COMFORT AND INDULGENCE Piccolo’s salt cod.
“Piccolo” means “small,” which seems appropriate for the new Italian restaurant occupying the little space at 111 Middle Street. But “piccolo” is also a common term of affection for a child who is especially adored. As the carefully nurtured product of pair of married chefs, Damian Sansonetti and Ilma Lopez, Piccolo is perhaps best understood in terms of the little-beloved offspring who enchant us, but occasionally frustrate us as well — each in both expected and unexpected ways. Children’s charming simplicity hides challenging complexities; they cost more than you hoped; their best moments are too fleeting. So it is at Piccolo.
Kids look so much cuter in hand-me-downs than the latest stuff from stores. Piccolo too is the more inviting for having foregone a splashy redesign and rested on the inherited charm of the space that recently housed Bresca. The décor is minimal — rustic shutters and some Italian posters on the wall, blonde-wood tables lining a long bench. The cozy space, with so few tables, gives you the sense you will be looked after.
And the service is good, if peculiar. Our waiter’s florid descriptions of the dishes veered into performativity. The approach doesn’t quite match the rustic simplicity Piccolo otherwise cultivates, but seemed innocuous until she opined that the bottle of Salice Salentino we ordered lacked “elegance” and pushed a pricier one. Piccolo, like any beloved child, can be surprisingly expensive. This is thanks to its many intriguing but small appetizers and snacks, but especially due to a short wine list with few options under $40. On a list like that every bottle should be worthy of special note.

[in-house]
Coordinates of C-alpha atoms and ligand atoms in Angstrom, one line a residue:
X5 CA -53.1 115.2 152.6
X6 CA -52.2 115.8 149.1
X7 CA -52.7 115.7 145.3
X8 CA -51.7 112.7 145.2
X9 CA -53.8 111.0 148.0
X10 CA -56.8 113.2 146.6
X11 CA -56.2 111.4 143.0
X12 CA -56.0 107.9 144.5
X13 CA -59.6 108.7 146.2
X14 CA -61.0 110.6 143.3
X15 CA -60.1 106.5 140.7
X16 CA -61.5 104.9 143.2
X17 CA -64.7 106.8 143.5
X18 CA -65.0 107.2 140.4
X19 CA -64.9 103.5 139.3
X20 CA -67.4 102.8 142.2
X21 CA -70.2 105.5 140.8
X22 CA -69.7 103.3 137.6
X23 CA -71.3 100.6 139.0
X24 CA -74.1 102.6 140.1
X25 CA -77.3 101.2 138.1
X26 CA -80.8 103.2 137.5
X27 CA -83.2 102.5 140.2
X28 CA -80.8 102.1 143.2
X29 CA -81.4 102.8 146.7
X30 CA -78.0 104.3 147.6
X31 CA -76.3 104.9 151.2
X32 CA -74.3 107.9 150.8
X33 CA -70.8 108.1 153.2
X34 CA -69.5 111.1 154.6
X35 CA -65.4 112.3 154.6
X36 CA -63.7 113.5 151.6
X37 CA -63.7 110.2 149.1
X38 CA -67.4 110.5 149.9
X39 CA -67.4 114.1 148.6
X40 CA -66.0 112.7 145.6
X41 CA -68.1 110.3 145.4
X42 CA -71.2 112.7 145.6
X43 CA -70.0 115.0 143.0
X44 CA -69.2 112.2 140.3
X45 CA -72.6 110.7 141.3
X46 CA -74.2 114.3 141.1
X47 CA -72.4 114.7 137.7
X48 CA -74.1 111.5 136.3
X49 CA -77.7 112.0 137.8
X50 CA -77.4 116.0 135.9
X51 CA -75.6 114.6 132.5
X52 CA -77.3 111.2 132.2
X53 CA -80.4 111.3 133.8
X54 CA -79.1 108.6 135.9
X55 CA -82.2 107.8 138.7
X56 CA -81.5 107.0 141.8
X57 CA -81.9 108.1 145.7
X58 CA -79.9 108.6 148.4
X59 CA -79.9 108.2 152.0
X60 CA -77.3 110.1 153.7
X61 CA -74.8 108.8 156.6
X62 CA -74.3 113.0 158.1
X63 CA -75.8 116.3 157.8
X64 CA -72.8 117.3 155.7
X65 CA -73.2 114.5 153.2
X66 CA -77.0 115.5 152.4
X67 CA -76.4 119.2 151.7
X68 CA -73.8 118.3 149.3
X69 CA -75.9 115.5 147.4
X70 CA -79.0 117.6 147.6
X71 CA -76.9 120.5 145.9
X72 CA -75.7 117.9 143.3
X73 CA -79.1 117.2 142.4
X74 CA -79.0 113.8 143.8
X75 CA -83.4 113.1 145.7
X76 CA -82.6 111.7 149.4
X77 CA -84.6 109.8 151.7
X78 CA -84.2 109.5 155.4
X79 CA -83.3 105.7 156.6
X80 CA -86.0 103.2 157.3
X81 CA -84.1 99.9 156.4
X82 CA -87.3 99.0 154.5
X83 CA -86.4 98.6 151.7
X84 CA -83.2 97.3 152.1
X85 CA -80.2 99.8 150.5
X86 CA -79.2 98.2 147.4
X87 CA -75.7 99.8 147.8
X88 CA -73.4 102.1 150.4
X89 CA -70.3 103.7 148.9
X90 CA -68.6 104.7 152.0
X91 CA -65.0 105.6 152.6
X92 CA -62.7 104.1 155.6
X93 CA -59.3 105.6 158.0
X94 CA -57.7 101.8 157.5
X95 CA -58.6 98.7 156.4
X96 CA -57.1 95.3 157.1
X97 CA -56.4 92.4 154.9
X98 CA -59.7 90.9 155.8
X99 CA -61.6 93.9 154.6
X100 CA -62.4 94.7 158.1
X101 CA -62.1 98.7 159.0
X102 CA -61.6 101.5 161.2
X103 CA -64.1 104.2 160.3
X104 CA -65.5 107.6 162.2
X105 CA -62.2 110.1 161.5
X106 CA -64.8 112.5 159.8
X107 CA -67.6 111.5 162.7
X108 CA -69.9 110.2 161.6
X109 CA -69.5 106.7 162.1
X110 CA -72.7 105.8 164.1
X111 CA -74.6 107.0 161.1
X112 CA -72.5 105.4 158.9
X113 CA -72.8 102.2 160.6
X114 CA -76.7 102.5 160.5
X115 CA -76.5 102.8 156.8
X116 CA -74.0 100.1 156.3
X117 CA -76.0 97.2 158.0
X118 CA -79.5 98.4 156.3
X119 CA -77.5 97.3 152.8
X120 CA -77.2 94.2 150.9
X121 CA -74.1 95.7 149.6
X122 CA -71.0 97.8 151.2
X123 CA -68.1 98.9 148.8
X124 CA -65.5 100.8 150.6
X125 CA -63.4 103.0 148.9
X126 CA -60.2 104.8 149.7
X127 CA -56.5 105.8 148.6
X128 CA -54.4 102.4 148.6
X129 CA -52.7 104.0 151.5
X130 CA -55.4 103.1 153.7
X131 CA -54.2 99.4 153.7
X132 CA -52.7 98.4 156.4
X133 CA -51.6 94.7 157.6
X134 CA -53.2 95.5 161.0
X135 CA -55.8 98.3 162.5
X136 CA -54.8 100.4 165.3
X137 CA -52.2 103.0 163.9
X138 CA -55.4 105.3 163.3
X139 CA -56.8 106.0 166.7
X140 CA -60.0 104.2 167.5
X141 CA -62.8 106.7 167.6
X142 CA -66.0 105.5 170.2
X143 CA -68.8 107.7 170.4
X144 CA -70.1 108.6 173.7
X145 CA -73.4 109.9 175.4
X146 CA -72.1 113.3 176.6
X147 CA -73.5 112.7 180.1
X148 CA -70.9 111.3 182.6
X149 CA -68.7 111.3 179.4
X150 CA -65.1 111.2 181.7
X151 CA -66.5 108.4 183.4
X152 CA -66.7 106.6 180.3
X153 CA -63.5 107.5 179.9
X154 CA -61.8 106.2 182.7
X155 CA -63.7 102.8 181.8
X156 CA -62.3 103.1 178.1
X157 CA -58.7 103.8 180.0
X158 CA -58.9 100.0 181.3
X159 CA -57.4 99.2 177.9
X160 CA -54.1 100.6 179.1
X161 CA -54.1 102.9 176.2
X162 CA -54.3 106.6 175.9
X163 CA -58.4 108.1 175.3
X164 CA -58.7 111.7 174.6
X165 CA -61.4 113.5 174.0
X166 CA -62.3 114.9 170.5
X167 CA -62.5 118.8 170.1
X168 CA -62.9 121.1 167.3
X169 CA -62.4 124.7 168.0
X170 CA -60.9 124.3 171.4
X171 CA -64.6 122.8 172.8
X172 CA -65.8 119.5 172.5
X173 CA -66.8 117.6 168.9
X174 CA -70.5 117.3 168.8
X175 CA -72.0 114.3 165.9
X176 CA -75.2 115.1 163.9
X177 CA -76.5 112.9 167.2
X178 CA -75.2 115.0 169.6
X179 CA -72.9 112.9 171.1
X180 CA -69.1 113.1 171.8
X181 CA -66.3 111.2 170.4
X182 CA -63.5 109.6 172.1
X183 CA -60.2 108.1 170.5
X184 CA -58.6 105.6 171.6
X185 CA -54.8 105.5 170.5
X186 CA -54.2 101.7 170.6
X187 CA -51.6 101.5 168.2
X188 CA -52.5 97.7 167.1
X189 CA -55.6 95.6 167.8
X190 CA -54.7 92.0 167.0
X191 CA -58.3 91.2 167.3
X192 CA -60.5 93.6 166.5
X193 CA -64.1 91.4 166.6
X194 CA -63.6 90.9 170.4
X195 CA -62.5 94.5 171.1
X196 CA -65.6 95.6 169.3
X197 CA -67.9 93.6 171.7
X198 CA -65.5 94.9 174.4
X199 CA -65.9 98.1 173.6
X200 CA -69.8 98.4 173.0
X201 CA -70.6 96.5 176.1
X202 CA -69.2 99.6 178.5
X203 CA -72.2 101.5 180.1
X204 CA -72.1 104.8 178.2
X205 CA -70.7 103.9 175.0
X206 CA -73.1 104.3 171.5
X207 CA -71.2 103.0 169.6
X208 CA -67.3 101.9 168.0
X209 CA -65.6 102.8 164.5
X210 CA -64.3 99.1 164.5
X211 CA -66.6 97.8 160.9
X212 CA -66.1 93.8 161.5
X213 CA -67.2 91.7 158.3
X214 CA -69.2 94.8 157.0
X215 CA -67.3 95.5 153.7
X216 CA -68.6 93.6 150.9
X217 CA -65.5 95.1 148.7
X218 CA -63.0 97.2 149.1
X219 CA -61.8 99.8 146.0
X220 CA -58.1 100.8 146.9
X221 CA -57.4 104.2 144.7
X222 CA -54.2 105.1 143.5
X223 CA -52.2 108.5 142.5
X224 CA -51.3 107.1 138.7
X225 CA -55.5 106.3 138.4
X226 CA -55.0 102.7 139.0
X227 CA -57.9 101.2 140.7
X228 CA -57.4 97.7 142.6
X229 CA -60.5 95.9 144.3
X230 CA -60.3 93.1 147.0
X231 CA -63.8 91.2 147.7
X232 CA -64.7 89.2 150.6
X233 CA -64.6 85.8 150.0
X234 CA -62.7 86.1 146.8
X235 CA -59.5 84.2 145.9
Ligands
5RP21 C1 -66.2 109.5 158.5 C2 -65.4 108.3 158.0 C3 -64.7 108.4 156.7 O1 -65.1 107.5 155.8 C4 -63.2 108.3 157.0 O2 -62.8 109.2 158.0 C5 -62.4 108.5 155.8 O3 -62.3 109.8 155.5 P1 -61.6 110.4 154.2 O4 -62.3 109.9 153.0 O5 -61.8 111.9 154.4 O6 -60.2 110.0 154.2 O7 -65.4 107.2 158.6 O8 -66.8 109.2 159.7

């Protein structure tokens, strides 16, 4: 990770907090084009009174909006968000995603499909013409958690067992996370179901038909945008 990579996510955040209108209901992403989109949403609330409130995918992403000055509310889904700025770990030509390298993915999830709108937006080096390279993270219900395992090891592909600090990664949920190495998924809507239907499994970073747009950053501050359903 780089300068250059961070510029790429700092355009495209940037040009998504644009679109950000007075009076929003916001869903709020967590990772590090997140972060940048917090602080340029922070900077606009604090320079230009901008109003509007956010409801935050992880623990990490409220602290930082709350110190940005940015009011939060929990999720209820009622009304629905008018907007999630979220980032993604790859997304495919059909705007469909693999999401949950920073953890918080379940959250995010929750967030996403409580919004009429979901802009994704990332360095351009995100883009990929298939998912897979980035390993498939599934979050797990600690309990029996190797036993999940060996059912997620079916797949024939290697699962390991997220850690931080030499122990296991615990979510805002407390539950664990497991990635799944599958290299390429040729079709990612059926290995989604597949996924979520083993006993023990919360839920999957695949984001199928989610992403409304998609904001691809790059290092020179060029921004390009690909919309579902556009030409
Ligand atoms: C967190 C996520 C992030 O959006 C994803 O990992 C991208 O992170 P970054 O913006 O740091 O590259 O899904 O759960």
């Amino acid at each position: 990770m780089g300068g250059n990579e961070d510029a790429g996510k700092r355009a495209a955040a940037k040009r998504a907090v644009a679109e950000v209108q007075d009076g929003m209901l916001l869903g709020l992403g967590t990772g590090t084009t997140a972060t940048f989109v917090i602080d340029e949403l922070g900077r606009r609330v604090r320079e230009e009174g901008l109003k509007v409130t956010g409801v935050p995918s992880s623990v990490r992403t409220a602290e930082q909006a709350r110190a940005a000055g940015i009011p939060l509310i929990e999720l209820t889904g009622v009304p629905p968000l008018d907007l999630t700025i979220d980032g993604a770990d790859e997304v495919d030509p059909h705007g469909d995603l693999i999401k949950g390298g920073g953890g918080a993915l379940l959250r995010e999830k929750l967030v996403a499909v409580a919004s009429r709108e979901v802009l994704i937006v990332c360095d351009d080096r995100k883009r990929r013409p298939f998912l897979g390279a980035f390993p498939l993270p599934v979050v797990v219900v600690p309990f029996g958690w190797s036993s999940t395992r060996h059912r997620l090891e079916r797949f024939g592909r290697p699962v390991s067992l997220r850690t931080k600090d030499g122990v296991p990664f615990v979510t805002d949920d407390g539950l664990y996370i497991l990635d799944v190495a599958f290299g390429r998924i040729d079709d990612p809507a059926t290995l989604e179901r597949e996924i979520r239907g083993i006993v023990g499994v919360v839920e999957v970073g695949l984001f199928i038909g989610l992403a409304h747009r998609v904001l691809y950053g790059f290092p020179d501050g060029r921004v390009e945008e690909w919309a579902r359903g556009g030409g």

Certainly the food is worth recommending. Piccolo specializes in the cuisine of southern Italy, where, as the peninsula plunges deeper into the Mediterranean, dishes get lighter and flavors sharper — with more fish, oil, and olives. Piccolo deploys these flavors with a light touch — something notable in an era so in love with ingredients of southern Italy that we coat everything with olive oil, garlic, balsamic, etc. The chefs at Piccolo don’t spoil their child with over-indulgence.
So, for example, the charred cauliflower is spotted with anchovies so modestly that the fish serves more as seasoning than accompaniment. Slivers of olive were just slightly more assertive, and the breadcrumbs added a touch of char and texture to the tender vegetable. A tuna crudo featured one neat little pile left so naked that the only taste was the rich meaty, slightly mineral flavor of fish. Longer slices of fattier belly meat mingled with bitter radish, and translucent marrow was pure slimy salt — like a sea-aspic.
A baccala appetizer showed off everything Piccolo does well. A perfectly poached egg quivers amid a shallow bowl of pinkish salted cod. The tender but chewy fish mingles with the textures of soft potato and stewed tomato — all pulled together by the richness of the creamy yolk. It is great Italian comfort food. Nearly as good was a roasted eggplant with a dark sear and perfect pillowy texture. It mixed perfectly with a rich and creamy smoked ricotta and the mild acids of tomato.